Kumbhayoni, Kumbha-yoni: 6 definitions

Introduction

Kumbhayoni means something in Hinduism, Sanskrit. If you want to know the exact meaning, history, etymology or English translation of this term then check out the descriptions on this page. Add your comment or reference to a book if you want to contribute to this summary article.

In Hinduism

Purana and Itihasa (epic history)

[«previous (K) next»] — Kumbhayoni in Purana glossary
Source: archive.org: Puranic Encyclopedia

1) Kumbhayoni (कुम्भयोनि).—Agastya. (See under Agastya).

2) Kumbhayoni (कुम्भयोनि).—A Deva woman who danced in Indrasabhā when Arjuna came to Indraloka. (Vana Parva, Chapter 43, Verse 30).

Source: Cologne Digital Sanskrit Dictionaries: The Purana Index

Kumbhayoni (कुम्भयोनि).—A name of Agastya.*

  • * Bhāgavata-purāṇa I. 19. 10.
Purana book cover
context information

The Purana (पुराण, purāṇas) refers to Sanskrit literature preserving ancient India’s vast cultural history, including historical legends, religious ceremonies, various arts and sciences. The eighteen mahapuranas total over 400,000 shlokas (metrical couplets) and date to at least several centuries BCE.

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Languages of India and abroad

Sanskrit-English dictionary

[«previous (K) next»] — Kumbhayoni in Sanskrit glossary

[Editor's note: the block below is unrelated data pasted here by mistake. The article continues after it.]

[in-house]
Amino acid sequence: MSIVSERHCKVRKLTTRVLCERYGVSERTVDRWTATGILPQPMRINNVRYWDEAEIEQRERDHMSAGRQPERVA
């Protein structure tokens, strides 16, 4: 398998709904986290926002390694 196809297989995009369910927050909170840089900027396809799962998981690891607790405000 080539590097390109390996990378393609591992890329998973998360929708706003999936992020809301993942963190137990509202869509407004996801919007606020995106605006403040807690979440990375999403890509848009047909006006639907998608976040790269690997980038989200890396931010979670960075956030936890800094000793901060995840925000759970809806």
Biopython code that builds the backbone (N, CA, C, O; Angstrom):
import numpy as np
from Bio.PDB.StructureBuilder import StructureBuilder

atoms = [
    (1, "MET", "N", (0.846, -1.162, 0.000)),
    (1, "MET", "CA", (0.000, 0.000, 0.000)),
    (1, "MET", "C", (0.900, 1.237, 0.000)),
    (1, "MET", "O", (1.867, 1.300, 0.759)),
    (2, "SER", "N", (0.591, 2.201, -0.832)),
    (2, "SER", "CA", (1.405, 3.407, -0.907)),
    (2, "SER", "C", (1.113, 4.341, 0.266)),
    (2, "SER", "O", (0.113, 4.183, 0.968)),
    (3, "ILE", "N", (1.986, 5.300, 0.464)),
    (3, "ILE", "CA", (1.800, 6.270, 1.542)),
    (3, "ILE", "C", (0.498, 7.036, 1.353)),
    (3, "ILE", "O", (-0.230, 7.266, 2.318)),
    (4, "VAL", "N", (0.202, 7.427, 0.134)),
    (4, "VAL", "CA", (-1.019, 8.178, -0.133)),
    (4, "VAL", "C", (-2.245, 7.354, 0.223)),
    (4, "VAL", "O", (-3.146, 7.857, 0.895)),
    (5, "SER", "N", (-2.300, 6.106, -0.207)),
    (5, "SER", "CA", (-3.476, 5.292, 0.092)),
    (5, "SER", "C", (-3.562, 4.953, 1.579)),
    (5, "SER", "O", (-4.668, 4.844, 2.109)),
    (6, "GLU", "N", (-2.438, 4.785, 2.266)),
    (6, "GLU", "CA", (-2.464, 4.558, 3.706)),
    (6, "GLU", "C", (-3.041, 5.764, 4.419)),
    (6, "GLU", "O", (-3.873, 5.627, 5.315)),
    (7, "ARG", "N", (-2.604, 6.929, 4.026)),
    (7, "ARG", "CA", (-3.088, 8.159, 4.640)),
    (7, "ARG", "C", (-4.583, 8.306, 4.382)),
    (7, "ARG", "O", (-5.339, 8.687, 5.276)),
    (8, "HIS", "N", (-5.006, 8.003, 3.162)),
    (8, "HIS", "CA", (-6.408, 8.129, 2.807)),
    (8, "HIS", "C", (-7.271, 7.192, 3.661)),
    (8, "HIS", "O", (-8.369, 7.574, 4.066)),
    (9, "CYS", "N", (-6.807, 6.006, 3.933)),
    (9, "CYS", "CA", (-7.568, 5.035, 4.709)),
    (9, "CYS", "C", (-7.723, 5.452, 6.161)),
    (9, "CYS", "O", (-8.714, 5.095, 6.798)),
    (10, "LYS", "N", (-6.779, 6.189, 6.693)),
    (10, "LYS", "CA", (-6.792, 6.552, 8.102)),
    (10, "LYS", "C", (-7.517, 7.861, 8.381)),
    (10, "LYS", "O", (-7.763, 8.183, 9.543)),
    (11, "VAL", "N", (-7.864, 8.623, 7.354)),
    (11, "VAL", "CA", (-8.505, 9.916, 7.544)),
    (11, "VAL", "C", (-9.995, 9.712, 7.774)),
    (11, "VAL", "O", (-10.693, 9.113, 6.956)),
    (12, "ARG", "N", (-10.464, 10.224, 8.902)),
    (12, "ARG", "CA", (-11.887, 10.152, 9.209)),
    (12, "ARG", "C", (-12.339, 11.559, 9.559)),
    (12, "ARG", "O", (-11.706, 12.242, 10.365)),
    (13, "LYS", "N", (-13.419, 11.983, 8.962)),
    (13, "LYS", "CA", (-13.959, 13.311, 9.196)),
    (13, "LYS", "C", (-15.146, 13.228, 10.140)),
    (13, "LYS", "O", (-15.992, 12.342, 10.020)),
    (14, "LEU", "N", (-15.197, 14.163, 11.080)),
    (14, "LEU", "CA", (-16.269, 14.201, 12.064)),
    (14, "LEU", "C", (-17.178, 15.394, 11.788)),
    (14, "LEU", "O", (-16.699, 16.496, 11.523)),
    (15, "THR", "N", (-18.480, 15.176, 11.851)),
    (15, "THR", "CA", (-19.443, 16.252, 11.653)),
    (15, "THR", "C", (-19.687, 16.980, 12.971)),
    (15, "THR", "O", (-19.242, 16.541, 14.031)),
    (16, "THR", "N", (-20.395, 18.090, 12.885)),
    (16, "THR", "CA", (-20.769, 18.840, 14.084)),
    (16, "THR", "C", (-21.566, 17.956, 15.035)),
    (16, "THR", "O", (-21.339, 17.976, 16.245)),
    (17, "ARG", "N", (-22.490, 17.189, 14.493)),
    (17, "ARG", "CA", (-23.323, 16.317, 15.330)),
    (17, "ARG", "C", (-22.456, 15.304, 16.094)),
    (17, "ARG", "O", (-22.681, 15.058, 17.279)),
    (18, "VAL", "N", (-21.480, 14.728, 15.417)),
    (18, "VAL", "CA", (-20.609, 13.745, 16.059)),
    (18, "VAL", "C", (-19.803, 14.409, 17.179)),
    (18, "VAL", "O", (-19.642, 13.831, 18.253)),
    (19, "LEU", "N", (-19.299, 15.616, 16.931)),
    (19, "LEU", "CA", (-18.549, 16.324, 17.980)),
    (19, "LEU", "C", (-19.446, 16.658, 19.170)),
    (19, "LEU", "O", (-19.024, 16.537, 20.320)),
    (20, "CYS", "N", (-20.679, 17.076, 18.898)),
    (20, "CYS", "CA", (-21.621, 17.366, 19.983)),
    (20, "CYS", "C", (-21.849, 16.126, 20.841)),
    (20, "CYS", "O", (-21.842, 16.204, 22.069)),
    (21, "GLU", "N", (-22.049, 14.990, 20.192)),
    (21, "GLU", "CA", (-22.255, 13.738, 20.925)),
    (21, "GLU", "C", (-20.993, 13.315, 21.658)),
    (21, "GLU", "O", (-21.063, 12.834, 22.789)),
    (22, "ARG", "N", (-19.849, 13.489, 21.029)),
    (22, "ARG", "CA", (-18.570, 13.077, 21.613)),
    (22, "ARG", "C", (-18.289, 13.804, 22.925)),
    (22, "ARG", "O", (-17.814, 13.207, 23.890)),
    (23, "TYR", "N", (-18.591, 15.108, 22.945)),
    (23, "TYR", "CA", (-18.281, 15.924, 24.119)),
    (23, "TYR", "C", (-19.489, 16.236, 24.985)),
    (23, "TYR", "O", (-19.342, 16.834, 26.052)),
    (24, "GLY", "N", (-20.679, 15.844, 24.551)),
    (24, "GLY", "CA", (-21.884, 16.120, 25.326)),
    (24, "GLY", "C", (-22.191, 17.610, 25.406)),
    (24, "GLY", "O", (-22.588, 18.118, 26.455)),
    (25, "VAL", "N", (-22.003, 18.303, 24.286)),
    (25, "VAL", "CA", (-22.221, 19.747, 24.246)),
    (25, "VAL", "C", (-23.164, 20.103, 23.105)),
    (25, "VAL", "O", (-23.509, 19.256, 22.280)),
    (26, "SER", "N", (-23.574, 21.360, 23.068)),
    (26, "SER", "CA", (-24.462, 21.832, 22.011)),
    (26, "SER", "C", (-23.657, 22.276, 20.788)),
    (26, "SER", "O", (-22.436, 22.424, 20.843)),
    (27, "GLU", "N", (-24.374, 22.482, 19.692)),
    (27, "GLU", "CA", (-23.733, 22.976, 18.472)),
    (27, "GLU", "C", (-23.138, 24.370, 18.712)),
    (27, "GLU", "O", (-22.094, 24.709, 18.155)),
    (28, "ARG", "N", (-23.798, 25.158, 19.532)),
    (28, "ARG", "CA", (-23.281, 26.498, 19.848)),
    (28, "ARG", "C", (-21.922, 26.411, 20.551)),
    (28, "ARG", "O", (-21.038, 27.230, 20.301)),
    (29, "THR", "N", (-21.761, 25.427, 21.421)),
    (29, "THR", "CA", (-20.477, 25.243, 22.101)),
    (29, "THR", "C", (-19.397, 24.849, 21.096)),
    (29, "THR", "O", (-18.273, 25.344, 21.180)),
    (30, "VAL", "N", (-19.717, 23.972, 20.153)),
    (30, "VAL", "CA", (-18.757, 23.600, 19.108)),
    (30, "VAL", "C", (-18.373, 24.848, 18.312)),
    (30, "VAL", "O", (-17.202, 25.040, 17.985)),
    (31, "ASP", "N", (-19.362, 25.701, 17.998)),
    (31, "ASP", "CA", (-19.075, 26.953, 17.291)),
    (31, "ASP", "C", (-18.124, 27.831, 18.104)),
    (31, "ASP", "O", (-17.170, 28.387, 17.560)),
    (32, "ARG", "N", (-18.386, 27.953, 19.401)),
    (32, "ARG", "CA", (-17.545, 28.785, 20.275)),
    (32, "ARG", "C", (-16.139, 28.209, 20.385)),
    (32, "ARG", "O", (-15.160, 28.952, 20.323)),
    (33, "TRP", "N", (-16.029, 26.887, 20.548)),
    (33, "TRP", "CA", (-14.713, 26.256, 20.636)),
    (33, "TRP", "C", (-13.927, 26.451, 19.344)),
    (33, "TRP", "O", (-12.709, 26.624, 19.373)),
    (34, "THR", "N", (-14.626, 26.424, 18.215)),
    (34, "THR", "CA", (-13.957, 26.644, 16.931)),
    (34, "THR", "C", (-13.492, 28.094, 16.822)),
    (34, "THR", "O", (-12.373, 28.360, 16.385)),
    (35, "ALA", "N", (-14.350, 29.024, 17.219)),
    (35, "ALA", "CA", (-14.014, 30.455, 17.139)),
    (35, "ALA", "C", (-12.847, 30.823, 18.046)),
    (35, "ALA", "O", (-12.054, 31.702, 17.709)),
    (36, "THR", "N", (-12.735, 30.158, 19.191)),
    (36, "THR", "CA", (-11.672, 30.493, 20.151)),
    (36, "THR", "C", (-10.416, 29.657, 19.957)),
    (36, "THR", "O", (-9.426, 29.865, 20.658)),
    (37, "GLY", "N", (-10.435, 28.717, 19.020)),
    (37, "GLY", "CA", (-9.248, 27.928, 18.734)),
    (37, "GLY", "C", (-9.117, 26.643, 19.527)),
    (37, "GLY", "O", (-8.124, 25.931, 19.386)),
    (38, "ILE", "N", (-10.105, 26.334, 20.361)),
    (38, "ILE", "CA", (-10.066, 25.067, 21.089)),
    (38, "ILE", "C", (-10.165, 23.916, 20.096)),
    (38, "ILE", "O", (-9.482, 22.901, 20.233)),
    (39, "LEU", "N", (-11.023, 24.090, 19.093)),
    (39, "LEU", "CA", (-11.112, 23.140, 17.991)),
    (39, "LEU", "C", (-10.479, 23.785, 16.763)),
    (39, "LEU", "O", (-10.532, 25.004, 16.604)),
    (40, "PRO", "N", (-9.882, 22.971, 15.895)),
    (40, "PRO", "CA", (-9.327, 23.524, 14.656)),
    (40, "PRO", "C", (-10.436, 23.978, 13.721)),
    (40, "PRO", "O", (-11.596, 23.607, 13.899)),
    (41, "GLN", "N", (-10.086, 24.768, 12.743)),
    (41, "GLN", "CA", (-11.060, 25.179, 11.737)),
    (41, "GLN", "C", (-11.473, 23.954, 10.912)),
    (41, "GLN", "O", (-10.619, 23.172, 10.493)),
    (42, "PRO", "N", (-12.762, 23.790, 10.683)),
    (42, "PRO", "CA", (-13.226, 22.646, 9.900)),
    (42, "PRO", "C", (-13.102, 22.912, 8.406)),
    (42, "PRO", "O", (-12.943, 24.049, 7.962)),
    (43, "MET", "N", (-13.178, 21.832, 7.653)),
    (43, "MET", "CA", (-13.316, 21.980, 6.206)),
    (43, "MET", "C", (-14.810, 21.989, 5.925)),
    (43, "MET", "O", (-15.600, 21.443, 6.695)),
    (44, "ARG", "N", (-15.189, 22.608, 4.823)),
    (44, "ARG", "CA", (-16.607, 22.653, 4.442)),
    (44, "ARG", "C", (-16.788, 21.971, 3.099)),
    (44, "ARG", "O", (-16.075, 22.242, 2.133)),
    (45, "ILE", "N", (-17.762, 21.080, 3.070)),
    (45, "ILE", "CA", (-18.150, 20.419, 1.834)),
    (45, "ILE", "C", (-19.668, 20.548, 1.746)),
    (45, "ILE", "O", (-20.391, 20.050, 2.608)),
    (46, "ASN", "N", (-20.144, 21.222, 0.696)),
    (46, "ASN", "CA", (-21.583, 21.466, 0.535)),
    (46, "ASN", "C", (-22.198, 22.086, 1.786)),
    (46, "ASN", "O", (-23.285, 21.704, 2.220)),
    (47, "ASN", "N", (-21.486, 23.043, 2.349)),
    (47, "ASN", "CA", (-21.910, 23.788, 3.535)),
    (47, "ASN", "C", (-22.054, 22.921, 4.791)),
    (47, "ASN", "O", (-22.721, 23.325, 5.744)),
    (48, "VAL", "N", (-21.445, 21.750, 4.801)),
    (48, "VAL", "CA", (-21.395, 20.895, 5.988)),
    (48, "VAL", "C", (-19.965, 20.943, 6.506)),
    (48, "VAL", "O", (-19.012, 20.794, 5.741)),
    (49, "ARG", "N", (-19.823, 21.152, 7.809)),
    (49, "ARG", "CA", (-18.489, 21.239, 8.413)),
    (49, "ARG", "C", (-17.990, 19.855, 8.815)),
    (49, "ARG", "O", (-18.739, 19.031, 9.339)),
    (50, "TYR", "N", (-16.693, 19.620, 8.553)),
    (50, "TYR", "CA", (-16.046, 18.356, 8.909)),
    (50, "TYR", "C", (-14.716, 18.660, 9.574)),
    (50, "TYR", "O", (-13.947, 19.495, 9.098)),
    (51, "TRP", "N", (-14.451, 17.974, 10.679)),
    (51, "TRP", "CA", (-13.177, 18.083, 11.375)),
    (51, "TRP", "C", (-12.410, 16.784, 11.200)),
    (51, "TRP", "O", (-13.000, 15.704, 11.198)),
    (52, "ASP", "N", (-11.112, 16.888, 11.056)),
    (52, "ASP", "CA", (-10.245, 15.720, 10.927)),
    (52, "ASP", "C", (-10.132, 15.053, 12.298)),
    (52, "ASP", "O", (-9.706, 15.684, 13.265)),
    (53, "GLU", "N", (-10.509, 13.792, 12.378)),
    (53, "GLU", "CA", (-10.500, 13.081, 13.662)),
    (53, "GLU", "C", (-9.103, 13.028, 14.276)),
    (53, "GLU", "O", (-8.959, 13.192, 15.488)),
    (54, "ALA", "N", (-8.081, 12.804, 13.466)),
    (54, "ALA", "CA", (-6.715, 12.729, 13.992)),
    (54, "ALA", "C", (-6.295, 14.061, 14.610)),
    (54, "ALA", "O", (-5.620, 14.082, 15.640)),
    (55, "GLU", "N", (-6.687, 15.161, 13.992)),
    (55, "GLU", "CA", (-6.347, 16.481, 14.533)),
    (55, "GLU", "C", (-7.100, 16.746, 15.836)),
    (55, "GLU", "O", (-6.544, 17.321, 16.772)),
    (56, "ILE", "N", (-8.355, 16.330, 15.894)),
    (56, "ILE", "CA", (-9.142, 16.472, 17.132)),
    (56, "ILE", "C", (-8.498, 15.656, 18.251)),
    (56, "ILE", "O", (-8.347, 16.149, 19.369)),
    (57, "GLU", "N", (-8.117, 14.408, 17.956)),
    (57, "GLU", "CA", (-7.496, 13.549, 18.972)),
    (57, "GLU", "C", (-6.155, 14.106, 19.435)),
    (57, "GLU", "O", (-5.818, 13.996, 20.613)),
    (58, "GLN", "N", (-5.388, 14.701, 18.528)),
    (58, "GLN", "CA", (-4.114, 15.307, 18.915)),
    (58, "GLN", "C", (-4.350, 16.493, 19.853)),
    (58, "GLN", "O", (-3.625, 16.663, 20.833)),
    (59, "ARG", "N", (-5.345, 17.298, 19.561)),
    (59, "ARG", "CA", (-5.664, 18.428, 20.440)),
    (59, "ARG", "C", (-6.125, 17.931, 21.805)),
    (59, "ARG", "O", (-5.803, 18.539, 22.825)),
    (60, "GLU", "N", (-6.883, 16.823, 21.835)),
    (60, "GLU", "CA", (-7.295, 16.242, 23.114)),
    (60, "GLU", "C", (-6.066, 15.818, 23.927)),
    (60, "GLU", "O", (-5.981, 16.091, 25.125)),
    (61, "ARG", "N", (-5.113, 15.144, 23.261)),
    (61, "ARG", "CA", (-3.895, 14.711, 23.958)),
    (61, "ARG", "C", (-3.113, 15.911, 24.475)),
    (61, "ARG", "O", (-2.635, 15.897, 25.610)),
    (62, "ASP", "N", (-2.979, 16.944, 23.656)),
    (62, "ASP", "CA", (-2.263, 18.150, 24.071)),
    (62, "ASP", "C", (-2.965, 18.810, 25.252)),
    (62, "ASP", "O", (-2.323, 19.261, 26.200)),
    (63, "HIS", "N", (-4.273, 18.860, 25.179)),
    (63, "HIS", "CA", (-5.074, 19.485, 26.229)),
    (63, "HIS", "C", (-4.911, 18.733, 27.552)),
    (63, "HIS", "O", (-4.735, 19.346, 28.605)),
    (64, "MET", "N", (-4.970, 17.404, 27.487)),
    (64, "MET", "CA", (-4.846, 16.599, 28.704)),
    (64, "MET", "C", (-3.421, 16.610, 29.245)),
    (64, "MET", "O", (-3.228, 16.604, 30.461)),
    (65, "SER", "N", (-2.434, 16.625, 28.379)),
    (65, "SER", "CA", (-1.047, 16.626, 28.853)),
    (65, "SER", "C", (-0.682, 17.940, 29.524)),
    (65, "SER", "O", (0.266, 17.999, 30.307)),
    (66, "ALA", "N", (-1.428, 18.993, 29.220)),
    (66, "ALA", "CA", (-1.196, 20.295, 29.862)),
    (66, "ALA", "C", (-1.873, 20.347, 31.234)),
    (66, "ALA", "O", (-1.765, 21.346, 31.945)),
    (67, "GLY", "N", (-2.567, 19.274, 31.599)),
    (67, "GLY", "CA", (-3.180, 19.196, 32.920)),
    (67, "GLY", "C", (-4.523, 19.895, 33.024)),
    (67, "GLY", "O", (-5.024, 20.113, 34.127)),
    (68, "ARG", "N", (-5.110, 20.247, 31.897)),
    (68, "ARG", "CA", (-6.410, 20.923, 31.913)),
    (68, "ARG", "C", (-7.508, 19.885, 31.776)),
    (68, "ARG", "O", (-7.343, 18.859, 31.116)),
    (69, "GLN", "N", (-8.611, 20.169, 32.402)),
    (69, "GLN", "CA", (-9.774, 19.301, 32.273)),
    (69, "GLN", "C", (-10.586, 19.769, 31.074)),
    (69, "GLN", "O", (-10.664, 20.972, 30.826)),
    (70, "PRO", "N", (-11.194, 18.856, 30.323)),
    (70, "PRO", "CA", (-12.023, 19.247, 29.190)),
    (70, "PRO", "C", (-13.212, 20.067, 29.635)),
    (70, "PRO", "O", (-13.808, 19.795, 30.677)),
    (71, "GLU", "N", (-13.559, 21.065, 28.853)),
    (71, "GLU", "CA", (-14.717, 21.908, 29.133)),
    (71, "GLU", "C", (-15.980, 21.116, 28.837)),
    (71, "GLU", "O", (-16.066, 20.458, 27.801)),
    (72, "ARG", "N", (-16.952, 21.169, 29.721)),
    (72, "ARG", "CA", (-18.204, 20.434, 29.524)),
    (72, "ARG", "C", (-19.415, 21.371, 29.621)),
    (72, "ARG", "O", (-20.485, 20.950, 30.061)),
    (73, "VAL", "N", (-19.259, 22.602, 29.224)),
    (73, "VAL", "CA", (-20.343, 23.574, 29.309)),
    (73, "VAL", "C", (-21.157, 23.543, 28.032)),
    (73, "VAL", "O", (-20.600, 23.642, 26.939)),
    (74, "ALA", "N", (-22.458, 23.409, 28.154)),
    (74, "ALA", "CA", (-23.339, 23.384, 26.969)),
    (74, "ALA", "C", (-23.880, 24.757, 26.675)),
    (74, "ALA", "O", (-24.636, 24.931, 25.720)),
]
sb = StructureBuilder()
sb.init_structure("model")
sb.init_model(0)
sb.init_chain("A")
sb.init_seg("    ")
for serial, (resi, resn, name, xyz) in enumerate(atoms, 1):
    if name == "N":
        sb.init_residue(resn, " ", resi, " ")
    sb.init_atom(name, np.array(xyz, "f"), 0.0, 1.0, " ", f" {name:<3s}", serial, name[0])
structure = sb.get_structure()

Source: DDSA: The practical Sanskrit-English dictionary

Kumbhayoni (कुम्भयोनि).—m.

Derivable forms: kumbhayoniḥ (कुम्भयोनिः).

Kumbhayoni is a Sanskrit compound consisting of the terms kumbha and yoni (योनि).

Source: Cologne Digital Sanskrit Dictionaries: Shabda-Sagara Sanskrit-English Dictionary

Kumbhayoni (कुम्भयोनि).—m.

(-niḥ) 1. A name of Agastya, a saint so called. 2. Also of Vasisht'Ha; and of Drona, the miltary preceptor of the Kurus and Pandus. E. kumbha a jar, and yoni a womb; born in a water jar, &c.

context information

Sanskrit, also spelled संस्कृतम् (saṃskṛtam), is an ancient language of India commonly seen as the grandmother of the Indo-European language family. Closely allied with Prakrit and Pali, Sanskrit is more exhaustive in both grammar and terms and has the most extensive collection of literature in the world, greatly surpassing its sister-languages Greek and Latin.

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See also (Relevant definitions)

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